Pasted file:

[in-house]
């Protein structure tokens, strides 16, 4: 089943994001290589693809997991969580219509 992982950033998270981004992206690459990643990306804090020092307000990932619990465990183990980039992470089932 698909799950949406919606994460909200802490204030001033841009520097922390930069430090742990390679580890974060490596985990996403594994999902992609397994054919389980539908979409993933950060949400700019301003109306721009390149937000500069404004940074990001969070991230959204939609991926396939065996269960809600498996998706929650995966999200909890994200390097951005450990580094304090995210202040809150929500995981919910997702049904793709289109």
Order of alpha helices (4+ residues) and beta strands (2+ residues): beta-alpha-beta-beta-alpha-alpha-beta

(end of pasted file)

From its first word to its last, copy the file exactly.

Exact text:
[in-house]
């Protein structure tokens, strides 16, 4: 089943994001290589693809997991969580219509 992982950033998270981004992206690459990643990306804090020092307000990932619990465990183990980039992470089932 698909799950949406919606994460909200802490204030001033841009520097922390930069430090742990390679580890974060490596985990996403594994999902992609397994054919389980539908979409993933950060949400700019301003109306721009390149937000500069404004940074990001969070991230959204939609991926396939065996269960809600498996998706929650995966999200909890994200390097951005450990580094304090995210202040809150929500995981919910997702049904793709289109």
Order of alpha helices (4+ residues) and beta strands (2+ residues): beta-alpha-beta-beta-alpha-alpha-beta